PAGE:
Today marks the 70th anniversary of the atomic bomb dropping on Hiroshima.
That's what I read today in the news. It's interesting, the hidden bias in journalism. Sometimes it's so subtle as to almost pass unnoticed. But it's sort of funny to notice that our news outlets didn't phrase it like this:
Today marks the 70th anniversary of the day the United States dropped the atomic bomb on Hiroshima.
Today, it's been 70 years since the USA fired a weapon of mass destruction at innocent Japanese civilians.
70 years ago today, America pressed a button, and killed over 80,000 people.
That, of course, doesn't include the long-ranging effects of the devastating radiation caused by the detonation of a nuclear weapon, which lingers for years afterwards like an echo of the blast. Imagine surviving such an attack, only to die many years later from cancer directly linked to the calamity you thought you had escaped. In that way, the US is still killing Japanese innocents.
It's just, the way American news outlets are framing these articles, it makes it sound like the atomic bomb dropped itself. And that's just not true.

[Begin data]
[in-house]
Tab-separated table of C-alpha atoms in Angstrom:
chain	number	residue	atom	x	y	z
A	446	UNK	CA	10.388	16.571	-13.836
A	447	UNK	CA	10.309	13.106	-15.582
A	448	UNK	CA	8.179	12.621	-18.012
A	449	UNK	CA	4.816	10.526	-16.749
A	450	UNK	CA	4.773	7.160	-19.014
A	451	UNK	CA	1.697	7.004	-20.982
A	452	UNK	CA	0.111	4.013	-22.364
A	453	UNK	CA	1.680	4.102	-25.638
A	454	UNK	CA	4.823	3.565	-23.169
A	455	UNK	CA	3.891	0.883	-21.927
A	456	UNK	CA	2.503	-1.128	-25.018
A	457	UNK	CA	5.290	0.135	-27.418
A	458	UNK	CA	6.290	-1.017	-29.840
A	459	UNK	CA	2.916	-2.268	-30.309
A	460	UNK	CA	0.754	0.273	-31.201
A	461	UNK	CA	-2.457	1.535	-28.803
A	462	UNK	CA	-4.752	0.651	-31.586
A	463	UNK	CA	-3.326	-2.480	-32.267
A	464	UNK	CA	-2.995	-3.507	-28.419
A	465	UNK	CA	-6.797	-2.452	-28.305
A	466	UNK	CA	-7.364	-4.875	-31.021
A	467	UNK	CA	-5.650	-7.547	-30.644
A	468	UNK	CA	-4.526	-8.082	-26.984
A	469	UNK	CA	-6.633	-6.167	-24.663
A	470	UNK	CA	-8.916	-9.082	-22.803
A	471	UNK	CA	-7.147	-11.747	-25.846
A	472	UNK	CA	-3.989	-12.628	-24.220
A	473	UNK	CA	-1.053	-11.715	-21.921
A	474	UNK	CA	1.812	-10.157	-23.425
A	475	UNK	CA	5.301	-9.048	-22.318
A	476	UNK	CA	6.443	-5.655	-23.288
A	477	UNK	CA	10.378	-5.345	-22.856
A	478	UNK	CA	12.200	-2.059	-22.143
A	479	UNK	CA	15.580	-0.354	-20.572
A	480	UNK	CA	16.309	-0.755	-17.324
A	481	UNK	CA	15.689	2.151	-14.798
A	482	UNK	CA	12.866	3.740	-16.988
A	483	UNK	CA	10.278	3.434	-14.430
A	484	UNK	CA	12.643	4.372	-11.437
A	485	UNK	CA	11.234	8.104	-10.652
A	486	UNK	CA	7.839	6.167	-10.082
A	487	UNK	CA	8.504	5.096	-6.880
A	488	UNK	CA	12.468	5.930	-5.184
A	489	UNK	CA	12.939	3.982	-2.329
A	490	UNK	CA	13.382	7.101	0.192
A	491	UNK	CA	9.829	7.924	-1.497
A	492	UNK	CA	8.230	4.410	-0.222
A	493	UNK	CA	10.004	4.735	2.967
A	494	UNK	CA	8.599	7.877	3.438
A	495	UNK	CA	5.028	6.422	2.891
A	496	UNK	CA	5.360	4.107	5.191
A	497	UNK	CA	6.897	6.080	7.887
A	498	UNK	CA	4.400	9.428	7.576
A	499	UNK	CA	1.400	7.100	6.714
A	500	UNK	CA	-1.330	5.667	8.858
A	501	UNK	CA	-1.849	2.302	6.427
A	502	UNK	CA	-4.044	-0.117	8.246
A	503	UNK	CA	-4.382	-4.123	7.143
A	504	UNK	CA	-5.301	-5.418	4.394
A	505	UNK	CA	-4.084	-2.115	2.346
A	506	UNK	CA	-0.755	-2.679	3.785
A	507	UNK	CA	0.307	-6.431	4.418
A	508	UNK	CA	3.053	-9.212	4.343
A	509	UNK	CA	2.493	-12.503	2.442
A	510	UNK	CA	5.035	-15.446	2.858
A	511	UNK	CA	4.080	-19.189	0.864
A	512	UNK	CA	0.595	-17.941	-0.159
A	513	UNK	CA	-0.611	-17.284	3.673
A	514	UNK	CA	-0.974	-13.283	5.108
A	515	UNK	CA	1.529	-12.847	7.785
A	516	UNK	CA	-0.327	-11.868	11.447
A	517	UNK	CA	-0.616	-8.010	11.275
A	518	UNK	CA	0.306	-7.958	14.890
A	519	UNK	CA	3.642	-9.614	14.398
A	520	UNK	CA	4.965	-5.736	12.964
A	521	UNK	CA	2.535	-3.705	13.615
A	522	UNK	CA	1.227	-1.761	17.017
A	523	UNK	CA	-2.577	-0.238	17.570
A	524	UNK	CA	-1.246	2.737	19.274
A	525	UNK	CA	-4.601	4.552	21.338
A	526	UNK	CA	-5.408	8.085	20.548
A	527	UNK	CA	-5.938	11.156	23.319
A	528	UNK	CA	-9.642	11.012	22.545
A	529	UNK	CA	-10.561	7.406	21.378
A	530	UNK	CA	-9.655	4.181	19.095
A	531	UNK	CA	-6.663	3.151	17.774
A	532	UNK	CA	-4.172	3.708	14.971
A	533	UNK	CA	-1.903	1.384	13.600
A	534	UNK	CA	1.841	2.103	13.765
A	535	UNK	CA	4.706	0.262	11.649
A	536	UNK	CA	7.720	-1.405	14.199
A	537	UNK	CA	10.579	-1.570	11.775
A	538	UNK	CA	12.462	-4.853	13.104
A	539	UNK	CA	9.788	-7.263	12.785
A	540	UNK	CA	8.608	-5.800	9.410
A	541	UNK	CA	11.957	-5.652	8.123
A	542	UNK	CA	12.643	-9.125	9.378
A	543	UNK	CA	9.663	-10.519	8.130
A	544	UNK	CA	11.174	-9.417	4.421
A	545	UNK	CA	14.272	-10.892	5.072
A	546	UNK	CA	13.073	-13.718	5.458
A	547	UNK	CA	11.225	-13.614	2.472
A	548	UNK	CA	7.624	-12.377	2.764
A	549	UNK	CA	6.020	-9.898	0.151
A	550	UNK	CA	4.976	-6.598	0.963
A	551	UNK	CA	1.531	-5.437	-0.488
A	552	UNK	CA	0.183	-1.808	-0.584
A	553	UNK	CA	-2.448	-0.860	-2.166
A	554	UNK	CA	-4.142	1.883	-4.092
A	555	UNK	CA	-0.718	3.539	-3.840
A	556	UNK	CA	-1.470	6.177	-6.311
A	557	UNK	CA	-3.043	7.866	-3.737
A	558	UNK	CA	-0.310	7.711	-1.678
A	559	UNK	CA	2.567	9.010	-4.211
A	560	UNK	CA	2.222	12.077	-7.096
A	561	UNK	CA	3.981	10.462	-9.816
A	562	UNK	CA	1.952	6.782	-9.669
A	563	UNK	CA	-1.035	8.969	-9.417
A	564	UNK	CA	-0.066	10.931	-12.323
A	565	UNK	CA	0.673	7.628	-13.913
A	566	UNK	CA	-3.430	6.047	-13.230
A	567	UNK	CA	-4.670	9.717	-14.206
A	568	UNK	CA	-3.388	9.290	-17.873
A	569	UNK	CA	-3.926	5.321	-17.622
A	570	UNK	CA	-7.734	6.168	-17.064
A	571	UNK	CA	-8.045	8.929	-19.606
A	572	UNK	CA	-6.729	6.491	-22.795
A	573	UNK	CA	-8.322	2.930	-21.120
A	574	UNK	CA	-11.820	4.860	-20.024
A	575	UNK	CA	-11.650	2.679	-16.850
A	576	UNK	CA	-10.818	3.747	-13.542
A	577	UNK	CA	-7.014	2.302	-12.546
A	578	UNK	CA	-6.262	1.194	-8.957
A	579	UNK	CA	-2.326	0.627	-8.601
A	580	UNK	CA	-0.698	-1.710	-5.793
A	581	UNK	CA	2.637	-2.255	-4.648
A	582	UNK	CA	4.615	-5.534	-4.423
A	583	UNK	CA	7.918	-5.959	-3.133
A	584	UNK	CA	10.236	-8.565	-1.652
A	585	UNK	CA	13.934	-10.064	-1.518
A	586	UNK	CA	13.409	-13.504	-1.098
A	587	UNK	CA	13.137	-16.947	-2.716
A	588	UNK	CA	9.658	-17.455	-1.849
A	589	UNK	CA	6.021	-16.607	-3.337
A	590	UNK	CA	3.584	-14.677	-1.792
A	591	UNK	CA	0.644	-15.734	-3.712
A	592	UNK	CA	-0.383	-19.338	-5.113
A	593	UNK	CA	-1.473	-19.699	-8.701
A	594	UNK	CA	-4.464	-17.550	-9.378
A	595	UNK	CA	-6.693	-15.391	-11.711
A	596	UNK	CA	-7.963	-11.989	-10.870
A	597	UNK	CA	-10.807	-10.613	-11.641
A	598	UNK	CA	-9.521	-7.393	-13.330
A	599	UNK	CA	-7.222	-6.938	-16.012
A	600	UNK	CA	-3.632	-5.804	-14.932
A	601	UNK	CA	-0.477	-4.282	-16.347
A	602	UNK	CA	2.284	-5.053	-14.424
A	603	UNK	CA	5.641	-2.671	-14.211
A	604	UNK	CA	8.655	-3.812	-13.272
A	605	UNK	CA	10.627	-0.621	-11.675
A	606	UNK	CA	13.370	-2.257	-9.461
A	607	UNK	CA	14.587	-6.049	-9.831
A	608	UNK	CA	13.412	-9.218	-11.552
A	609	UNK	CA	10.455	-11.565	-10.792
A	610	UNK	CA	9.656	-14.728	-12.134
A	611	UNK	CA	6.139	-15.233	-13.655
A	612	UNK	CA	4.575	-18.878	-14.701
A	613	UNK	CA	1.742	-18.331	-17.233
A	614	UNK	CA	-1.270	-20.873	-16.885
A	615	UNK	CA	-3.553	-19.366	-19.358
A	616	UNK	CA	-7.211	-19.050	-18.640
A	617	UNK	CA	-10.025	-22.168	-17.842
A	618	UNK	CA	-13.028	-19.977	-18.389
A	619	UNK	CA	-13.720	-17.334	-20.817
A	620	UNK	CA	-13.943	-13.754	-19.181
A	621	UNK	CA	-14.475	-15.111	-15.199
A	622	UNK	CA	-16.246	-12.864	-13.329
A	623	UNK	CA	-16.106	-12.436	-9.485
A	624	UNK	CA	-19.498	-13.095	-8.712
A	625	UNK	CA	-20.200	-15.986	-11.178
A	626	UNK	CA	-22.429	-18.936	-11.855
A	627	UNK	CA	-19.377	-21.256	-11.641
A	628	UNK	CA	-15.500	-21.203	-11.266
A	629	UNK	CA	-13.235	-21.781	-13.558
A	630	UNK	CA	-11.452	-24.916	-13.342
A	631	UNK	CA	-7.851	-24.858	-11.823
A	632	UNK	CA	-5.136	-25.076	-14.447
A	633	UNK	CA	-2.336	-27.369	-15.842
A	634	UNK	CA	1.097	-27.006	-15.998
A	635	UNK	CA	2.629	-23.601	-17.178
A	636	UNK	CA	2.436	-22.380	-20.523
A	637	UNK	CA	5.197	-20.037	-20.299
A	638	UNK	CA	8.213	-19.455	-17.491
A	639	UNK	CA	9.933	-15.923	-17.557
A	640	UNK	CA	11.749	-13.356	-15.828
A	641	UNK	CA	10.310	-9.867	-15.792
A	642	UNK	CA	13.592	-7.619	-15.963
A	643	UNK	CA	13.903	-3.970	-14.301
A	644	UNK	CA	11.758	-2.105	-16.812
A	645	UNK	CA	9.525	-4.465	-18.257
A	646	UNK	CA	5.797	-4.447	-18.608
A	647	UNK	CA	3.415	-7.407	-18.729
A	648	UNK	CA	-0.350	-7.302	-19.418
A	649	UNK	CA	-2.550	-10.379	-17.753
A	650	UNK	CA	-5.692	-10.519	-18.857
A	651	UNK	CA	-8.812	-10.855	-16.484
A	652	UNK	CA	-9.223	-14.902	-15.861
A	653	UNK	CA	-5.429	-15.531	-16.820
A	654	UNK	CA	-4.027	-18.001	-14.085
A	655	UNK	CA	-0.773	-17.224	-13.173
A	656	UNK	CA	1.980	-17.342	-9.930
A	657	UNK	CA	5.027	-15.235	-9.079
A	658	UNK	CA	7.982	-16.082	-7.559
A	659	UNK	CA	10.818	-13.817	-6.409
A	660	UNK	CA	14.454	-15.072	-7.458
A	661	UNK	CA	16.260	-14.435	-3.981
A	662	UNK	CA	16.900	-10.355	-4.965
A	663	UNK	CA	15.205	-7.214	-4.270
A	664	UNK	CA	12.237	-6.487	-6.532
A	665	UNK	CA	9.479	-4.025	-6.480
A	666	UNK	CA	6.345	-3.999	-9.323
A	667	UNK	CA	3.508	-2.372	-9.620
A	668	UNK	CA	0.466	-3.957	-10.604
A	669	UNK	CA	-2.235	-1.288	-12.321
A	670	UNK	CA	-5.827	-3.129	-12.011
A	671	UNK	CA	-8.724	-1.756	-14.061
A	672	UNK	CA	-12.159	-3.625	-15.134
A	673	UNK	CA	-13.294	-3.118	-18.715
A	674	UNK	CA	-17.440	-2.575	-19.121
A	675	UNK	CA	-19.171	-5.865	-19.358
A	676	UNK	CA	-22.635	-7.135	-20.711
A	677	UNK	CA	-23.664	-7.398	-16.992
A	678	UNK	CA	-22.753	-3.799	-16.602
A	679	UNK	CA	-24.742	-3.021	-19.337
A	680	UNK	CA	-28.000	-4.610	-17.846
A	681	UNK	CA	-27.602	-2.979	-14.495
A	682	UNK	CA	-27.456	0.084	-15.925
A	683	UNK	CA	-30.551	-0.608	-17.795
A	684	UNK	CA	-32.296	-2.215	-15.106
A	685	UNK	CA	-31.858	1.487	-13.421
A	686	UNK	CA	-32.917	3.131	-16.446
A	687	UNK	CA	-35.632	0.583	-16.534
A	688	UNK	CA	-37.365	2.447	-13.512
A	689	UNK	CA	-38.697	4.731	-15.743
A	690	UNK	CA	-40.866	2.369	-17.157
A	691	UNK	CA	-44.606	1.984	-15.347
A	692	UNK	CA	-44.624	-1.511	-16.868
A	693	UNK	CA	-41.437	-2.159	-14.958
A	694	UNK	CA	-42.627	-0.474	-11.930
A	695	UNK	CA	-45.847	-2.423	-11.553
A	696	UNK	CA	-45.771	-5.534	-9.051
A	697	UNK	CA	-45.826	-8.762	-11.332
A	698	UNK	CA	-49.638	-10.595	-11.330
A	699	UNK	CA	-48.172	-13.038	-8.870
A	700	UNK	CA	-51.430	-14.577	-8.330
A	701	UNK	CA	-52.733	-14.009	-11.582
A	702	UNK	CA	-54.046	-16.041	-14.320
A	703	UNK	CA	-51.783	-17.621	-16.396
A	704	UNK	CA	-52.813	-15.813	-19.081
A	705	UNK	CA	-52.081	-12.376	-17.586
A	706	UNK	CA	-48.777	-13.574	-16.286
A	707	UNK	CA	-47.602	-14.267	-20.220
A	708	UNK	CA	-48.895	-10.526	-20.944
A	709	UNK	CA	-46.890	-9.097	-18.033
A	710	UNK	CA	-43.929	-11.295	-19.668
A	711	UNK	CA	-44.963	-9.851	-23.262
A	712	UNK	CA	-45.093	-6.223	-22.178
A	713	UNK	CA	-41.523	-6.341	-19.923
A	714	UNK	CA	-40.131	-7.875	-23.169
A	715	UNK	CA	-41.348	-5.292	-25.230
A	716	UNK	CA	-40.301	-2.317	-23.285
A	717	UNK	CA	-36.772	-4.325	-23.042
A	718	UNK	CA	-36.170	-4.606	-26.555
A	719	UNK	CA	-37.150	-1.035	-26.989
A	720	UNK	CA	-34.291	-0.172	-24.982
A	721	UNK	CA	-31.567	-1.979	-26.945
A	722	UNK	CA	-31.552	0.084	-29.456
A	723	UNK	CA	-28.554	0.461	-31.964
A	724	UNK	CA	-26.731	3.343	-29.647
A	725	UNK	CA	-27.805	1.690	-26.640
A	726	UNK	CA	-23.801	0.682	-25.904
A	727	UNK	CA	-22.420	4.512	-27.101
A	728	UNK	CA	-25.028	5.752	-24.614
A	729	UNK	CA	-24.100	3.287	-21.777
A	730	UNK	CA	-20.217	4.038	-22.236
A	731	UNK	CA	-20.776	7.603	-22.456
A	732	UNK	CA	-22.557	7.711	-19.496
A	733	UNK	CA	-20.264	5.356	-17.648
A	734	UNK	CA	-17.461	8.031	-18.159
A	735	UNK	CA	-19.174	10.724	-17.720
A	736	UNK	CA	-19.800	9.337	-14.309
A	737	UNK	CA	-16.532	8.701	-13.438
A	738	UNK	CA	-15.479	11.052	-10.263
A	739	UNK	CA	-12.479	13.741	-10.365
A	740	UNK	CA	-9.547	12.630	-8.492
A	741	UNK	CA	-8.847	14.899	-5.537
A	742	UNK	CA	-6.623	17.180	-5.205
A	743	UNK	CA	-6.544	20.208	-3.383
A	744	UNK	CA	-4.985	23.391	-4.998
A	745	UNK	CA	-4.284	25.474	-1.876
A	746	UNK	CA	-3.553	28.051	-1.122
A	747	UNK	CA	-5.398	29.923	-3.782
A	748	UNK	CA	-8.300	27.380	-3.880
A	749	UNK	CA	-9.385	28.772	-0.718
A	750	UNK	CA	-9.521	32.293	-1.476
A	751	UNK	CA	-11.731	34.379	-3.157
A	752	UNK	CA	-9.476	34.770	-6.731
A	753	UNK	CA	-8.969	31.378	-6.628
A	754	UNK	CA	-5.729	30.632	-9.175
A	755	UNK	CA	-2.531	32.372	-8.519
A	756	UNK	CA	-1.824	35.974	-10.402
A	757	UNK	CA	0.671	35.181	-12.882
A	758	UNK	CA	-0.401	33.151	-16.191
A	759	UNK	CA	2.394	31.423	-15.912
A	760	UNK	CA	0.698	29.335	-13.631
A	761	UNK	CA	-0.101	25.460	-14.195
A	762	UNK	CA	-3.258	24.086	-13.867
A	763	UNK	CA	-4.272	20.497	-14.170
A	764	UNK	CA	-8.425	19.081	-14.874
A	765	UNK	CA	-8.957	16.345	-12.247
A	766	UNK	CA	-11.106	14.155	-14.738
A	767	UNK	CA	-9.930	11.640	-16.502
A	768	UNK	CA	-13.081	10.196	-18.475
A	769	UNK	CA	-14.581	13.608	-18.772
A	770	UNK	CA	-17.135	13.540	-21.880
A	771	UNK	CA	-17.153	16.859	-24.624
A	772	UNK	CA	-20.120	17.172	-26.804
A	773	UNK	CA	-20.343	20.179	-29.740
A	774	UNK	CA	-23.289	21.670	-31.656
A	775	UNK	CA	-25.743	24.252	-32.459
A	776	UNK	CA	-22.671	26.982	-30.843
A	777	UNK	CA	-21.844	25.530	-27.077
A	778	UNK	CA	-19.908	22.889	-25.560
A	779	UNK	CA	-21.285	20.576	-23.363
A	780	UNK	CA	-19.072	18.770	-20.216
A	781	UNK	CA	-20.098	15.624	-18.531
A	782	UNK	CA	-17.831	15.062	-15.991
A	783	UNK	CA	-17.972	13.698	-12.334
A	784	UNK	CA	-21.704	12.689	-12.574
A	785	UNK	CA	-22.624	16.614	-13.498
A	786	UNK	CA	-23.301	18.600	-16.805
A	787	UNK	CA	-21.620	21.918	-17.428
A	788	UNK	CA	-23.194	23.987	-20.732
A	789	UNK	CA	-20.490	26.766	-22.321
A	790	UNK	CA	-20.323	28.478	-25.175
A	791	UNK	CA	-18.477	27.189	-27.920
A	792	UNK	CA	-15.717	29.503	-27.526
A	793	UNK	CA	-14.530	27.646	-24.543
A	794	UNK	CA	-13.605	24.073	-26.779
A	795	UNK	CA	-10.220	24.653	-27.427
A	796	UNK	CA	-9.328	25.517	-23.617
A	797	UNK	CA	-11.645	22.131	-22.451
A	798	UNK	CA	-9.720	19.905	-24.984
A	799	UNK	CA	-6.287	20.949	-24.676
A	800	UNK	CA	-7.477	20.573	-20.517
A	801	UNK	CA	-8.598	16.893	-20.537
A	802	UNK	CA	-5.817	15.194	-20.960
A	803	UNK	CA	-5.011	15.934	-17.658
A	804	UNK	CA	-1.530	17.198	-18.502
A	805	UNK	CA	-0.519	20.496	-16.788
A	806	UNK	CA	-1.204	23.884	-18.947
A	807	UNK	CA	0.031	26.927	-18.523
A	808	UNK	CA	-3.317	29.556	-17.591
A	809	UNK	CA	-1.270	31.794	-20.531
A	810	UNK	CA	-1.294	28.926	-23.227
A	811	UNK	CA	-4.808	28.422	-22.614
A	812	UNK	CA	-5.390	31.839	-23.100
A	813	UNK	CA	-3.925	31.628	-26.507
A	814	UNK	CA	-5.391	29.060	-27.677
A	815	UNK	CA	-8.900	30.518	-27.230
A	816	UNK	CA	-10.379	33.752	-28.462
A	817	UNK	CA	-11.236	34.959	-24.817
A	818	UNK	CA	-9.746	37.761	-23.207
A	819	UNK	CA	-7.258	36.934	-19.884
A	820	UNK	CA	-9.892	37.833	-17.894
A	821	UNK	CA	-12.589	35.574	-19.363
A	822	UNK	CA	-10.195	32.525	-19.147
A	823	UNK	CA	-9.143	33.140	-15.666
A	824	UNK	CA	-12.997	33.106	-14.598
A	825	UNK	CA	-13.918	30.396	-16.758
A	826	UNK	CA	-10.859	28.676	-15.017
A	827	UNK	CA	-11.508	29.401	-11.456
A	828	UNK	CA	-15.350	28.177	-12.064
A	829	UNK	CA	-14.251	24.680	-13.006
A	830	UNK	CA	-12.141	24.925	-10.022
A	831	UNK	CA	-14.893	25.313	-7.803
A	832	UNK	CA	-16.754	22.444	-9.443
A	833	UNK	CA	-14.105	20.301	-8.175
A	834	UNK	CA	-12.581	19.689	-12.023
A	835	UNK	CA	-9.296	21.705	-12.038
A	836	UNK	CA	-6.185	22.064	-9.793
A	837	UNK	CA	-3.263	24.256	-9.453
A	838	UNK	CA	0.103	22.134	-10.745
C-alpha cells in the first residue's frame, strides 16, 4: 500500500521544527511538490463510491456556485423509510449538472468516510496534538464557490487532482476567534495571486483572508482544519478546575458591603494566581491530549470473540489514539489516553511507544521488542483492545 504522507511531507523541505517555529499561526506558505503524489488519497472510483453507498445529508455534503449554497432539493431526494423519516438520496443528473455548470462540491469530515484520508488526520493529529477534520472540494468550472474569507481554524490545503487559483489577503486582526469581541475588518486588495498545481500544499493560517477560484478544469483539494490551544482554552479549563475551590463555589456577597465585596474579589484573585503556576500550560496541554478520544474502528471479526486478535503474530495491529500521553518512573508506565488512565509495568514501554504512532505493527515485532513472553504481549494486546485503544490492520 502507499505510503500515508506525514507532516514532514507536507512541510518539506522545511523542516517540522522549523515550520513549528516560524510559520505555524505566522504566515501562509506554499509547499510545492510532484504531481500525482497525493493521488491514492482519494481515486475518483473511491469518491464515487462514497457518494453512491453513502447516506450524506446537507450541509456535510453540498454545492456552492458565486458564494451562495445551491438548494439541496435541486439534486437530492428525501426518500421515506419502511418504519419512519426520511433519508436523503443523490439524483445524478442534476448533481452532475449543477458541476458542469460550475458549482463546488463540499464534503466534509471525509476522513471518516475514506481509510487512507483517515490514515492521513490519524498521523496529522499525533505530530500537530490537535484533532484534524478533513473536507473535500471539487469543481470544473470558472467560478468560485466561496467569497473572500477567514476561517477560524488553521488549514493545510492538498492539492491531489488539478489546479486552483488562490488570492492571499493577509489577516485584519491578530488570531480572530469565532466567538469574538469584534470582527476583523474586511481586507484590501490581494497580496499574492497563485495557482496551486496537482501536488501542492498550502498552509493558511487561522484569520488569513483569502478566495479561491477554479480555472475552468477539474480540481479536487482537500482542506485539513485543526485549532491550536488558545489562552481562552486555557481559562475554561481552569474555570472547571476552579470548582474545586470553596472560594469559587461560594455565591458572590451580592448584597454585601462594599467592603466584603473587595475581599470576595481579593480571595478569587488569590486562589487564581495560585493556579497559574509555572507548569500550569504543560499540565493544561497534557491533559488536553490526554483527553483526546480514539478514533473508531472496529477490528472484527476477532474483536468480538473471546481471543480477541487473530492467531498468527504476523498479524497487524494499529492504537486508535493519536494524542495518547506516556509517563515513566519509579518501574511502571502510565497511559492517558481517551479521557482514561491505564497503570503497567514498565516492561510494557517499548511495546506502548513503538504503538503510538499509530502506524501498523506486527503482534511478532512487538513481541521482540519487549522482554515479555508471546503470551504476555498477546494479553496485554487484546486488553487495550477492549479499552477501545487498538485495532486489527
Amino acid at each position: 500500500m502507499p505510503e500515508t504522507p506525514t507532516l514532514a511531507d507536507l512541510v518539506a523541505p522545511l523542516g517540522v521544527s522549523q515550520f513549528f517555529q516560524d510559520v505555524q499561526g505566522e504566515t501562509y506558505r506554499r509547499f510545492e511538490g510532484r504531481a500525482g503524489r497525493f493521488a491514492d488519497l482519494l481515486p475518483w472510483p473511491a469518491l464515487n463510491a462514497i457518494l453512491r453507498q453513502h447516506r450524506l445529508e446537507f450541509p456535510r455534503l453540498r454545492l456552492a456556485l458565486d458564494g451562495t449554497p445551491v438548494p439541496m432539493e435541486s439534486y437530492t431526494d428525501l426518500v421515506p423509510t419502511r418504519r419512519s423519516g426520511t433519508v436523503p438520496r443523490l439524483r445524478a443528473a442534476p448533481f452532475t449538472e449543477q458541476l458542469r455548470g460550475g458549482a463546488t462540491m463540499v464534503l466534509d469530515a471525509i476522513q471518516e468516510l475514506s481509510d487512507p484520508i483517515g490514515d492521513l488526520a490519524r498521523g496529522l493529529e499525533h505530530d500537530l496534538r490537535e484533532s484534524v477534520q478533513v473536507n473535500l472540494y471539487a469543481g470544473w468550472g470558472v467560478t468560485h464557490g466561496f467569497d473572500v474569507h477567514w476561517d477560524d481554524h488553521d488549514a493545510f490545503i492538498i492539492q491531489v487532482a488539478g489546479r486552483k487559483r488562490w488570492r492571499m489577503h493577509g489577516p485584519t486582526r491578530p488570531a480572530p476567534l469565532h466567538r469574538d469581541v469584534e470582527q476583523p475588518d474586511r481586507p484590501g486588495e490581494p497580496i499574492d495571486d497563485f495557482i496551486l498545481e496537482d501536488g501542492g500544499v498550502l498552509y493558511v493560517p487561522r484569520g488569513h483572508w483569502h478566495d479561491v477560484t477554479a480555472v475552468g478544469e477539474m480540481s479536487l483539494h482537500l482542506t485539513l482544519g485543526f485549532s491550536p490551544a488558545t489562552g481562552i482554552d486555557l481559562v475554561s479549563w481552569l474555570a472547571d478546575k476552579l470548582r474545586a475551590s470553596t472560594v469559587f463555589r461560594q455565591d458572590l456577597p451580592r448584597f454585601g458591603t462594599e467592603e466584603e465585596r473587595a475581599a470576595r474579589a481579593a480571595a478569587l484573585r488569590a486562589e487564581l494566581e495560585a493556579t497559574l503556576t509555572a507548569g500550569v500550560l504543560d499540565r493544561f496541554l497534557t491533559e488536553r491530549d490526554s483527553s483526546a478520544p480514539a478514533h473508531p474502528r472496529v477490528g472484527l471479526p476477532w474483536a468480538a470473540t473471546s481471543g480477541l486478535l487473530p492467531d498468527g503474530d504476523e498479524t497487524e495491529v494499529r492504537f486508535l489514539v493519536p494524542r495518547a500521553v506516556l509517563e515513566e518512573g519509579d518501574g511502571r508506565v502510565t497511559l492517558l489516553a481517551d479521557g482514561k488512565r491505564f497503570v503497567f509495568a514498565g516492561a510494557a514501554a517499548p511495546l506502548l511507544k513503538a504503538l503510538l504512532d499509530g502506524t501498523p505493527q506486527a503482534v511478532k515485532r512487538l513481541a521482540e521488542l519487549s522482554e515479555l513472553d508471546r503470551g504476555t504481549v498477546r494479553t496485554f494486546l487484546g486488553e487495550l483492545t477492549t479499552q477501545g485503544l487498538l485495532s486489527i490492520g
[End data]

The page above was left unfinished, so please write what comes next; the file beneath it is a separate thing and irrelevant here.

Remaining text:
The Australian Broadcasting Corporation posted an interview with Hiroshima survivor Junko Morimoto. This is how the article ends:
The story and history shouldn't fade because of time. It's been 70 years since the tragic event. I don't feel much anger to America about the bombing; I feel much stronger anger towards my own country Japan for continuing such a meaningless war, which resulted in the horrifying bomb attack.
One of the questions I was asking myself when I first saw the headlines about today's anniversary was, "I wonder if the Japanese still harbor resentment towards us for the attack?" How could they not, right? But, whether or not she is representative of the entire affected population, Morimoto seems not to focus on America's role in the tragedy. She looks to the future, rather than the past:
Rather than looking at the incident (of bombing) alone, we need to look at the reason behind it. We need to know, understand, and remember the reason that led to this war. Otherwise the same thing will happen in the future — the world is getting ready for it.
"The world is getting ready for it."
Is this true? I certainly think so. To this day, the Hiroshima and Nagasaki bombings remain the only use of nuclear weapons in history – but how much longer can that last?
America deployed them, America has them, and yet we won't allow other countries to possess nuclear technologies. Is it smart decision on our part, or another episode of us trying to be the biggest, baddest bully in the world?
I honestly don't know what to think about the issue of nuclear weapons. I'd love to learn more about the ethics and politics behind it all. If anyone has good reading recommendations, lay them on me. Until then, all I have is questions – and sadness over my country's role in that fateful day, 70 years ago.